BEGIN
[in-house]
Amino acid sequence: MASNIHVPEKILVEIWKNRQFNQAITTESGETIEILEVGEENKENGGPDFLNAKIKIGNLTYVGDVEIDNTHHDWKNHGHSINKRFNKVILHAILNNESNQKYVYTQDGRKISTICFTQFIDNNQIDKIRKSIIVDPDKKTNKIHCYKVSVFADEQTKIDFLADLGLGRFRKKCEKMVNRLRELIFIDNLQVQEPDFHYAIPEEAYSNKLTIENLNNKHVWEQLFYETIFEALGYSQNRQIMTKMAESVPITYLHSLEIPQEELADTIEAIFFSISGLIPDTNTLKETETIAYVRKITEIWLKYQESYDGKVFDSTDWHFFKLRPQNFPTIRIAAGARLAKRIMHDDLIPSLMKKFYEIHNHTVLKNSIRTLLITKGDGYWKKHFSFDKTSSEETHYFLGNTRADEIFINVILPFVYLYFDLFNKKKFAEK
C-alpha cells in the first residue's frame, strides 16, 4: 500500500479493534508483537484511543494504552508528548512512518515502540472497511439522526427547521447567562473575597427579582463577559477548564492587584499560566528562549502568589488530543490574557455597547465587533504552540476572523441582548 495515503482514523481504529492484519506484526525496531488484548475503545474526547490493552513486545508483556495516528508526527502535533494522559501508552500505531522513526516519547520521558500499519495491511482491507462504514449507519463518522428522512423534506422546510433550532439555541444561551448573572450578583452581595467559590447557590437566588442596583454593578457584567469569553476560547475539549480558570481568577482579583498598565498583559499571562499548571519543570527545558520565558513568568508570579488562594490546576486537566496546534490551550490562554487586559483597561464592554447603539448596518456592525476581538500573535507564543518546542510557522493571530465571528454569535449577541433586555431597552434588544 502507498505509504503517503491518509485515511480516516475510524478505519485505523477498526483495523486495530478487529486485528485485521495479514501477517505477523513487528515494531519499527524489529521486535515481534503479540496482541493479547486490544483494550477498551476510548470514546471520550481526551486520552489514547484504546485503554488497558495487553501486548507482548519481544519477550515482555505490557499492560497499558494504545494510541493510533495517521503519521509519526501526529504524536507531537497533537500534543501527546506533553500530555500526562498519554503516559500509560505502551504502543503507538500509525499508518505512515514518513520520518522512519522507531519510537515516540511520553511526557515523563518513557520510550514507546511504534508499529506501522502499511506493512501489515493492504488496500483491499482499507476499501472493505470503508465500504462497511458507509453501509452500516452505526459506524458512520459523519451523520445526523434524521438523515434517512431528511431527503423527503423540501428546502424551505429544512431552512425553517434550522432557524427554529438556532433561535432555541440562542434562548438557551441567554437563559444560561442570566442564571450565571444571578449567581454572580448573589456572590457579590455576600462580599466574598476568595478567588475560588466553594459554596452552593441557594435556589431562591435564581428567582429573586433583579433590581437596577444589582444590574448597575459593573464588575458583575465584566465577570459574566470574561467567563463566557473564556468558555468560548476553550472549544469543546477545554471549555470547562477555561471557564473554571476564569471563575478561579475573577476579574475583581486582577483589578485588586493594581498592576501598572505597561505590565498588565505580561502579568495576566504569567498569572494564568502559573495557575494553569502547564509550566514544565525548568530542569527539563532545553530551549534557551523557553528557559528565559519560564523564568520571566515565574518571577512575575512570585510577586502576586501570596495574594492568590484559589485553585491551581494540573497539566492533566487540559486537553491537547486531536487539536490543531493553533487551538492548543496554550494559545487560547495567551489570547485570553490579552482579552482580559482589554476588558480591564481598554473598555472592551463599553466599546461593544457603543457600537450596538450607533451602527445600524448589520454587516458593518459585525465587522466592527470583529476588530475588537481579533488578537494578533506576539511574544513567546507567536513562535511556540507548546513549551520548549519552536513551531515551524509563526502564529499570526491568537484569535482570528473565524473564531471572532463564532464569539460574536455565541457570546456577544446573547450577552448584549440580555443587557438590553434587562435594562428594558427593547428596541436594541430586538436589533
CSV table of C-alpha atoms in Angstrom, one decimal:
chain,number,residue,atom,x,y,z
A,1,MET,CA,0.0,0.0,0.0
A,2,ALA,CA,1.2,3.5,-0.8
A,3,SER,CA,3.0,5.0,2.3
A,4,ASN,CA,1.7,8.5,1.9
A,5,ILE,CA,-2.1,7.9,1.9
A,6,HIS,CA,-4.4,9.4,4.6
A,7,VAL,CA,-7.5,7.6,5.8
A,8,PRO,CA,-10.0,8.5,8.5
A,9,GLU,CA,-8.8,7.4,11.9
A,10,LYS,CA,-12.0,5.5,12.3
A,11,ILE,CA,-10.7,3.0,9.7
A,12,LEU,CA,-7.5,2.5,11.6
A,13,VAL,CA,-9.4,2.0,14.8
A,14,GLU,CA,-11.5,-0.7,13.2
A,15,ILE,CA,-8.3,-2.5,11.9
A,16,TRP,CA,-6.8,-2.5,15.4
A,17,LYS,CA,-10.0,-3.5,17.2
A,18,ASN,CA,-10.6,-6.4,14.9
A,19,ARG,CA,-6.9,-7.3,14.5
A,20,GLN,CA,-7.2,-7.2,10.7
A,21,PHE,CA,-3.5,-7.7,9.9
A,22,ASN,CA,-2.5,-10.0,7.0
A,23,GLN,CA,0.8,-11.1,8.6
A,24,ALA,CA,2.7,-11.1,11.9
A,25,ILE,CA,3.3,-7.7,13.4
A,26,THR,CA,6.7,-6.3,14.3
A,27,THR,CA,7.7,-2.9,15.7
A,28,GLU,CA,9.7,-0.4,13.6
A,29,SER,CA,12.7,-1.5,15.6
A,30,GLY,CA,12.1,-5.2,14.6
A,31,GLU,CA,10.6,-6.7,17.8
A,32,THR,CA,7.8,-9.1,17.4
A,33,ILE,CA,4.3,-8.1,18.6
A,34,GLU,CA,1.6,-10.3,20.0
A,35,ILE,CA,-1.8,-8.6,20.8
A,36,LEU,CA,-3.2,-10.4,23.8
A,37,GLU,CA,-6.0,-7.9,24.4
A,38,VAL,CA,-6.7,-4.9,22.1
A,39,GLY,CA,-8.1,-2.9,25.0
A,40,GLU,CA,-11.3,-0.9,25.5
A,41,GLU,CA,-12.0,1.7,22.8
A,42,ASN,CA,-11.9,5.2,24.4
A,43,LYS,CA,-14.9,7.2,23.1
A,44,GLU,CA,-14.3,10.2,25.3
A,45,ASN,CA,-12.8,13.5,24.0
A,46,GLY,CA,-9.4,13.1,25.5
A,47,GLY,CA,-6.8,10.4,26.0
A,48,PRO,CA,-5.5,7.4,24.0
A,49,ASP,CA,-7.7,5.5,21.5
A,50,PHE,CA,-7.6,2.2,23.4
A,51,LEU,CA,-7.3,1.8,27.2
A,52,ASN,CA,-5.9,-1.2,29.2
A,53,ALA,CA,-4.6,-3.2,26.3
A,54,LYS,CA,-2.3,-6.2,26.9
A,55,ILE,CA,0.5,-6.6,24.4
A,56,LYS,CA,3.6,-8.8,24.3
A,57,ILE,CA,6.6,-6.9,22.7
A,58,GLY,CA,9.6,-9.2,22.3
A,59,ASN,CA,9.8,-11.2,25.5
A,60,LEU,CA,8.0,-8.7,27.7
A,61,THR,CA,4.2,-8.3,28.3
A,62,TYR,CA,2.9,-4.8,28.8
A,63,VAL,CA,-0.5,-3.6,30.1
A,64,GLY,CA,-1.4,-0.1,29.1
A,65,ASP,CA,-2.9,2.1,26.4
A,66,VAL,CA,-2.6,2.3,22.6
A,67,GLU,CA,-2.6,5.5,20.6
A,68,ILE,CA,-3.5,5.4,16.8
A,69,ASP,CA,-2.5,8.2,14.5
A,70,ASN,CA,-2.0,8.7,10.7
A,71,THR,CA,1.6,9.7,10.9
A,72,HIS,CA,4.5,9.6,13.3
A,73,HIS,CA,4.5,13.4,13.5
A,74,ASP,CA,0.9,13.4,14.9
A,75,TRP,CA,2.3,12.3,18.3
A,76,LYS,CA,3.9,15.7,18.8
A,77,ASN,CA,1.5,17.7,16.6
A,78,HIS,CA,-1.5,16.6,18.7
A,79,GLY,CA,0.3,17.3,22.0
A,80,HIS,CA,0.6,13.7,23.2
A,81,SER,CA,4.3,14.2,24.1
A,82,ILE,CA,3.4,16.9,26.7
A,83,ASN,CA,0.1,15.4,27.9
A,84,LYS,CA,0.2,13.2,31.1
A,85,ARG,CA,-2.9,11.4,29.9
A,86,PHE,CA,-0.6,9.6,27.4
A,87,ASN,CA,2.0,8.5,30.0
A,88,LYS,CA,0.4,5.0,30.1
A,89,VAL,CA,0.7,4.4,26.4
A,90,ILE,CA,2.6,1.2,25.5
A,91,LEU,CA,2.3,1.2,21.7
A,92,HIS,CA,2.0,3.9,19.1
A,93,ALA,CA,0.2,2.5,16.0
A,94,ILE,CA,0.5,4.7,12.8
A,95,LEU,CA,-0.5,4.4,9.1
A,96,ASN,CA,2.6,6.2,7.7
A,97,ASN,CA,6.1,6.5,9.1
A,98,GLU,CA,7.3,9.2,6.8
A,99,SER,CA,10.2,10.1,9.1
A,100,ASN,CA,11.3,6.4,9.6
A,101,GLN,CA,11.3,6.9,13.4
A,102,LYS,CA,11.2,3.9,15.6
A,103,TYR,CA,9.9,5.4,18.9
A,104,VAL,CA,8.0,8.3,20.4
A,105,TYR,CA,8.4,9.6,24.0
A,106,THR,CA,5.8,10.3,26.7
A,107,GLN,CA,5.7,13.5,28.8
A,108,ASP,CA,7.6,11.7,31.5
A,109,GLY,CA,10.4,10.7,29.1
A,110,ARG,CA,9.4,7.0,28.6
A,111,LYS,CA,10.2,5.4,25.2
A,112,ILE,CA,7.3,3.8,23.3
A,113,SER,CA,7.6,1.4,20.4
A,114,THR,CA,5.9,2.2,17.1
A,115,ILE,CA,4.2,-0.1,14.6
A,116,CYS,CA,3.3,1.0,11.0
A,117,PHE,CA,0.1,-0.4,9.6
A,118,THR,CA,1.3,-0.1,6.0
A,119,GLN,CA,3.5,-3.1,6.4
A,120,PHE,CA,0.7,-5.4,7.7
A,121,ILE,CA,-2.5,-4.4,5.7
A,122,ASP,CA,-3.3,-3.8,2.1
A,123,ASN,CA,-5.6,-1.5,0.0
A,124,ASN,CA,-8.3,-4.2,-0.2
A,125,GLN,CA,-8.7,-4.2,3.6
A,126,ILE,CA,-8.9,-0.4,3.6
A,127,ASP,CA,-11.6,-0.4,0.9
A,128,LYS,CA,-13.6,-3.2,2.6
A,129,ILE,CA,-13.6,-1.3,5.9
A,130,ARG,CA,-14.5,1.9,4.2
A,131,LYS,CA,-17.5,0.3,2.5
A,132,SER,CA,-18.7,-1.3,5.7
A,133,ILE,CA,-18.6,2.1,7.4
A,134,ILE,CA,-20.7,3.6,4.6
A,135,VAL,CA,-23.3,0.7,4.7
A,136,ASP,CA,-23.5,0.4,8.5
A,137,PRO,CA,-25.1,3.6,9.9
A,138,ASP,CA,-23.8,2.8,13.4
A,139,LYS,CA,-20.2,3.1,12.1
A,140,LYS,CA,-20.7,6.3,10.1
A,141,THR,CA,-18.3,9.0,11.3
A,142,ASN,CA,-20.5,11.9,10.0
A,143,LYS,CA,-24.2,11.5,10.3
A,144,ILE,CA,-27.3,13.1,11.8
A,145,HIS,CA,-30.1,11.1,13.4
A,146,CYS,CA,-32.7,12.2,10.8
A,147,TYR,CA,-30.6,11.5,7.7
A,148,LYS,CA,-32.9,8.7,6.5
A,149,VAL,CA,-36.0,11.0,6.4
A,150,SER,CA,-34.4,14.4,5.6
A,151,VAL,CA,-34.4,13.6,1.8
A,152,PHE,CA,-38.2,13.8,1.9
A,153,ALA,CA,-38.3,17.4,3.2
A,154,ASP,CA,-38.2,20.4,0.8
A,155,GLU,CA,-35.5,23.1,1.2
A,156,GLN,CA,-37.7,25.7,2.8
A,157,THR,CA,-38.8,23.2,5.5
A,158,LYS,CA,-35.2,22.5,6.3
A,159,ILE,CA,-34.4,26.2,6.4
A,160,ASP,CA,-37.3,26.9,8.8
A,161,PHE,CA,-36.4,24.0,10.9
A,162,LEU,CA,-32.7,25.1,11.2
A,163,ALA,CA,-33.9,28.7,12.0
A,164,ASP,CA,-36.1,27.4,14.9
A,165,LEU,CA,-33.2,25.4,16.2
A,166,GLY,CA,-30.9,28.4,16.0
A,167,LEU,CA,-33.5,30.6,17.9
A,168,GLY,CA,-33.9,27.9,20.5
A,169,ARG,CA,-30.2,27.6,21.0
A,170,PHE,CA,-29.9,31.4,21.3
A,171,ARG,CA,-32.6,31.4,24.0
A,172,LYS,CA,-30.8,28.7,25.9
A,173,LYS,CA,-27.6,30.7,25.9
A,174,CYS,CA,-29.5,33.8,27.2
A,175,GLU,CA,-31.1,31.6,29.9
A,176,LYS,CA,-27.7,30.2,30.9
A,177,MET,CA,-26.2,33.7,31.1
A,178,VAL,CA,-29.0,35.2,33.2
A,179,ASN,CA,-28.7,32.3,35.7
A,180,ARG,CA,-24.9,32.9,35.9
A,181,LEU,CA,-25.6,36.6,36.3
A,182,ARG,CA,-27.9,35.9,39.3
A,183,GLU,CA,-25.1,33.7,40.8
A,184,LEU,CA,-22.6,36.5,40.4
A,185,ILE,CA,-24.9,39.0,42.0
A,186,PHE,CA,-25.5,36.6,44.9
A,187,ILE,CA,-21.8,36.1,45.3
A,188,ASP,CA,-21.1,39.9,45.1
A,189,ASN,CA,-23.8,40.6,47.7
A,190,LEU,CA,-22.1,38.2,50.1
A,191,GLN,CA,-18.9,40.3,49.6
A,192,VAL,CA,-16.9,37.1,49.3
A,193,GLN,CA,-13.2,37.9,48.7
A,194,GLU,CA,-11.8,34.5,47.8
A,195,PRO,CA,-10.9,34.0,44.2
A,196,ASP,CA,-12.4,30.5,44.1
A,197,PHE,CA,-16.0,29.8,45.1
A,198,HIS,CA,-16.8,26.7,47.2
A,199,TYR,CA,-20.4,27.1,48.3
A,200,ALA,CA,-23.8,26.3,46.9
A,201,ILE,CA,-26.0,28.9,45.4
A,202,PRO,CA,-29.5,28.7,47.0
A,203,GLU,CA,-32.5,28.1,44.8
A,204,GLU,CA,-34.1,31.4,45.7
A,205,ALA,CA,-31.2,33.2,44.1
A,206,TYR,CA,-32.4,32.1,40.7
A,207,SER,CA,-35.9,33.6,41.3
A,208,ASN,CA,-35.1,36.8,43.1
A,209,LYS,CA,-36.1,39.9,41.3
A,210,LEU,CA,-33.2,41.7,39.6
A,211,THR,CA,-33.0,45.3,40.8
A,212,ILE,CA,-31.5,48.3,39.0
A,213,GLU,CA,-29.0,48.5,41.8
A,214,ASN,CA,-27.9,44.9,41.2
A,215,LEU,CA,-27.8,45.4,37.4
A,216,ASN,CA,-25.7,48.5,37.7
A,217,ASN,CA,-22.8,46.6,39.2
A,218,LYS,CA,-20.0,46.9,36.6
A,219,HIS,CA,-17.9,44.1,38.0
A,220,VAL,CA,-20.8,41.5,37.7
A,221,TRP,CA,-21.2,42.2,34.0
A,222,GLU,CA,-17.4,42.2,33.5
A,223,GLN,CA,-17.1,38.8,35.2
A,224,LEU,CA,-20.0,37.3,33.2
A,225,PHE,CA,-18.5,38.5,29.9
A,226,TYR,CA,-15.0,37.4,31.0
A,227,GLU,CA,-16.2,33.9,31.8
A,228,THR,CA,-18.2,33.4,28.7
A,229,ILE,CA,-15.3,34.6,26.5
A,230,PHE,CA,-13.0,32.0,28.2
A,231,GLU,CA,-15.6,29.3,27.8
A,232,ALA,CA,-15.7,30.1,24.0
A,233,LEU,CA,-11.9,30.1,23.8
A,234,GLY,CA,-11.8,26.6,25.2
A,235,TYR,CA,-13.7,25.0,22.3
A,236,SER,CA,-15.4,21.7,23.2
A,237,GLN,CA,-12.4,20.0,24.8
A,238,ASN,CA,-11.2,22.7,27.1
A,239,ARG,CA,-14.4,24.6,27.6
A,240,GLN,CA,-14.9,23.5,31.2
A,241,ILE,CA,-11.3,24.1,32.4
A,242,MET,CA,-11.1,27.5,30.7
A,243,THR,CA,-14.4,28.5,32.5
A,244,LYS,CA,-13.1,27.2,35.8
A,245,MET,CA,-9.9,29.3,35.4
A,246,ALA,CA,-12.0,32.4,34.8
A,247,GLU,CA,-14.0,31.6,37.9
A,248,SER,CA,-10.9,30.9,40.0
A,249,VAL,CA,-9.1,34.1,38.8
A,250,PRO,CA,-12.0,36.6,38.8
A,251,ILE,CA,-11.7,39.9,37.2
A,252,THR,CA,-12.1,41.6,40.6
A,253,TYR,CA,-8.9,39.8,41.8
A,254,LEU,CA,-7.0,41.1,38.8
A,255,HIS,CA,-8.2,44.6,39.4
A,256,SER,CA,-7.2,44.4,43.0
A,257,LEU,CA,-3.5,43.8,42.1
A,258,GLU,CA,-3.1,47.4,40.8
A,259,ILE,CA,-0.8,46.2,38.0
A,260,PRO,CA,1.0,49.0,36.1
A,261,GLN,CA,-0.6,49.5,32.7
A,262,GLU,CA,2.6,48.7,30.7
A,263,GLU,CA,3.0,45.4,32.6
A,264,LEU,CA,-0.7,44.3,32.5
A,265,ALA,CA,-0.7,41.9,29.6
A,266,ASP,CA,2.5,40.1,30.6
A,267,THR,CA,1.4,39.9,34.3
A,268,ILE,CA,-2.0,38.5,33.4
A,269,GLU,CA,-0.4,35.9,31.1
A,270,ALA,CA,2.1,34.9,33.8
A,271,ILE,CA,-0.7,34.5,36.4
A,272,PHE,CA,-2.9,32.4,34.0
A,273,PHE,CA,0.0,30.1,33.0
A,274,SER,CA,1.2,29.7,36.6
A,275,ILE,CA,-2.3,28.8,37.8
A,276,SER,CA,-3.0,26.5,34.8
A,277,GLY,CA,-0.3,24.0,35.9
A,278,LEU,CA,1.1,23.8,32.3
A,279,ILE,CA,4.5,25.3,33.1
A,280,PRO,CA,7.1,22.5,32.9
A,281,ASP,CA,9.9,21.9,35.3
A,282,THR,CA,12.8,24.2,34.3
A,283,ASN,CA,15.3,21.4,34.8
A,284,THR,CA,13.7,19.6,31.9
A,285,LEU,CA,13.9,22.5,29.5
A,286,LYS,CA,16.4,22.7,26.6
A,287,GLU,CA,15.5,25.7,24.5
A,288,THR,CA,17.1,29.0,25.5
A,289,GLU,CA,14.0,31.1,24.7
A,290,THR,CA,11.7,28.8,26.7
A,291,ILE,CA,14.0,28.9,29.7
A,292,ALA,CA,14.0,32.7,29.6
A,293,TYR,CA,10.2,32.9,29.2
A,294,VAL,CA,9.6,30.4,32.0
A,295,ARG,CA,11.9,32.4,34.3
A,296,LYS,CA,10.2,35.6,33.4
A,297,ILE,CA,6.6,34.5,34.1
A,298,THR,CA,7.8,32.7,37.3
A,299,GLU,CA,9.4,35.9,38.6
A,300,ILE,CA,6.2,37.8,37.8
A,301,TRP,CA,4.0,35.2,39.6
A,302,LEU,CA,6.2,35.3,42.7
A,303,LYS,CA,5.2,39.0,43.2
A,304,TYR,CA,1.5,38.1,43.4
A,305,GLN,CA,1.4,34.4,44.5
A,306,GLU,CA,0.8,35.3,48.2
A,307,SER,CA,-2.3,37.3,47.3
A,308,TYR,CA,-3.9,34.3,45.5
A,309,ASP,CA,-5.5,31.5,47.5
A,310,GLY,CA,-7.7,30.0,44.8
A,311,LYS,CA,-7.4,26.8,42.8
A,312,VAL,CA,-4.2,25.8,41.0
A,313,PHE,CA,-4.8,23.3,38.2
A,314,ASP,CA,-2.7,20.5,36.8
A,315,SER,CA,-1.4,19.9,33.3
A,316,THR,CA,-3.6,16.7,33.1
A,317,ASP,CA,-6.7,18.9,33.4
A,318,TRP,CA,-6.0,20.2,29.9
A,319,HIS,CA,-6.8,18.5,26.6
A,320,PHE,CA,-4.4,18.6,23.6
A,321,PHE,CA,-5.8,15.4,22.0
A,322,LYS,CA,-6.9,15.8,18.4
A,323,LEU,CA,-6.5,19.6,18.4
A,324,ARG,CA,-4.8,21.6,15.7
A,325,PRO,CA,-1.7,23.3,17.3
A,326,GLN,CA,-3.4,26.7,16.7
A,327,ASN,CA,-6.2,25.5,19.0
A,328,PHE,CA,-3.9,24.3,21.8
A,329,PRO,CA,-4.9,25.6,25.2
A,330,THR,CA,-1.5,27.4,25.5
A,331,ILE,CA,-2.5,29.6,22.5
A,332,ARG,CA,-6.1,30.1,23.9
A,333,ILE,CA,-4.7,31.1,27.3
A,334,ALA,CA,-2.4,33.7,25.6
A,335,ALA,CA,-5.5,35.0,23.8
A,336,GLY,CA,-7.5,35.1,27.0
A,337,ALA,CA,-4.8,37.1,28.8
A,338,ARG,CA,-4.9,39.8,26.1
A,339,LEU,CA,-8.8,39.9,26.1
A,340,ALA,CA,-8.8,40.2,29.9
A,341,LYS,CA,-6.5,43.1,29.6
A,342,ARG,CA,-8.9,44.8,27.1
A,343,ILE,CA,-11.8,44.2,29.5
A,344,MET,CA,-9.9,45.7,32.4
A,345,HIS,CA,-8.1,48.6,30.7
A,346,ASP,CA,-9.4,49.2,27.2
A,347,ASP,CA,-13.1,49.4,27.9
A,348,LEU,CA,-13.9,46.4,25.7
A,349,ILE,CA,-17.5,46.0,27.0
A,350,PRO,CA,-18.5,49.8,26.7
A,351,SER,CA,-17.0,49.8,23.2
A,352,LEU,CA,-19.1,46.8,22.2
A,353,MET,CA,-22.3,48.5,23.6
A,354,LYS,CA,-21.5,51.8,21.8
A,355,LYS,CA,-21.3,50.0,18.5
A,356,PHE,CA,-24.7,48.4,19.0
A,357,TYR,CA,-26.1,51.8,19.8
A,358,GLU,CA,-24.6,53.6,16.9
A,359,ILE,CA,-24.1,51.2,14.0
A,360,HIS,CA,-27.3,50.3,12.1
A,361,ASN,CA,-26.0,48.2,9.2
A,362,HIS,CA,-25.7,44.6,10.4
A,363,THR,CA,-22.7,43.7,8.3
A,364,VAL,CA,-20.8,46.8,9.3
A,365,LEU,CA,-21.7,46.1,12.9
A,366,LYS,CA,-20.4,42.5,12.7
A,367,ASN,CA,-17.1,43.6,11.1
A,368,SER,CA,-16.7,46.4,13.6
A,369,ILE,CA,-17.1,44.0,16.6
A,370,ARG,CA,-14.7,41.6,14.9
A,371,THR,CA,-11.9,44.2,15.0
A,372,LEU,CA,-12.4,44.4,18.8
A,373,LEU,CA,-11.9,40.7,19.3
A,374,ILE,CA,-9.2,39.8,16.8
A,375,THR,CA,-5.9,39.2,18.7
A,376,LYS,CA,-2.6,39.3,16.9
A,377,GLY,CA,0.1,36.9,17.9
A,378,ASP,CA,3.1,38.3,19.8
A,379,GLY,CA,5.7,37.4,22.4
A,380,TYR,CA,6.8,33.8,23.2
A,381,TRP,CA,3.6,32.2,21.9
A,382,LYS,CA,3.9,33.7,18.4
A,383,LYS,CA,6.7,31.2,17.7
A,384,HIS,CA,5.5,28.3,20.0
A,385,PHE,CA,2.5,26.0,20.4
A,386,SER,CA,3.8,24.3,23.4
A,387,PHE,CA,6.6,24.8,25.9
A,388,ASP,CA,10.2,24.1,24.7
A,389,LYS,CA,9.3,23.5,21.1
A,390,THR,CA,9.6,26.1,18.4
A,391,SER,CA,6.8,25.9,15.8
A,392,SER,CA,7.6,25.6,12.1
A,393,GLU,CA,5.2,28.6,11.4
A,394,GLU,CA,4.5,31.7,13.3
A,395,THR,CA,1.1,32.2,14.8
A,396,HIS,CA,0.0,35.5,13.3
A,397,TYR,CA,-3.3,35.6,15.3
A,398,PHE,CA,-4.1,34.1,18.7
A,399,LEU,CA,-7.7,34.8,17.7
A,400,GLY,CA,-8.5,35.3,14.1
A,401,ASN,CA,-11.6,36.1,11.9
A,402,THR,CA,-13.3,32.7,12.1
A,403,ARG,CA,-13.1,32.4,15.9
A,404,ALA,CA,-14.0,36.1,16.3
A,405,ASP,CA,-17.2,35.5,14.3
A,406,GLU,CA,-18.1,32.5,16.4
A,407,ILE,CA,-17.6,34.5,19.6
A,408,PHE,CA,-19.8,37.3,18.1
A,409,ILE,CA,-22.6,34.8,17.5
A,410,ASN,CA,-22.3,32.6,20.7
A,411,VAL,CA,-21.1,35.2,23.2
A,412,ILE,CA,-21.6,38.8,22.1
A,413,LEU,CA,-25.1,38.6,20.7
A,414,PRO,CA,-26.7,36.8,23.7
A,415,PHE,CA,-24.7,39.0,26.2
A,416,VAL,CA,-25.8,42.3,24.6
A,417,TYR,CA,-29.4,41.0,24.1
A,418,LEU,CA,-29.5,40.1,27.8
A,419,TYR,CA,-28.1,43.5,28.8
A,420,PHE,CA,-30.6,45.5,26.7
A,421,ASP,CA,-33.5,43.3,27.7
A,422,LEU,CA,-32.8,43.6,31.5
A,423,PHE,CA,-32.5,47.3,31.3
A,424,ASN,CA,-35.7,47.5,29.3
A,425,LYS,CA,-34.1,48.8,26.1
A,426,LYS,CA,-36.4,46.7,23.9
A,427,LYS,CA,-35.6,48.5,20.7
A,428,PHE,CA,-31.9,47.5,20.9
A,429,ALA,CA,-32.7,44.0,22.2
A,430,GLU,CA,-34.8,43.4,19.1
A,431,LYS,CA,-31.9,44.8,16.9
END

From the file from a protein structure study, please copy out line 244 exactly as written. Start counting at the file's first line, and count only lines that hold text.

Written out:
A,239,ARG,CA,-14.4,24.6,27.6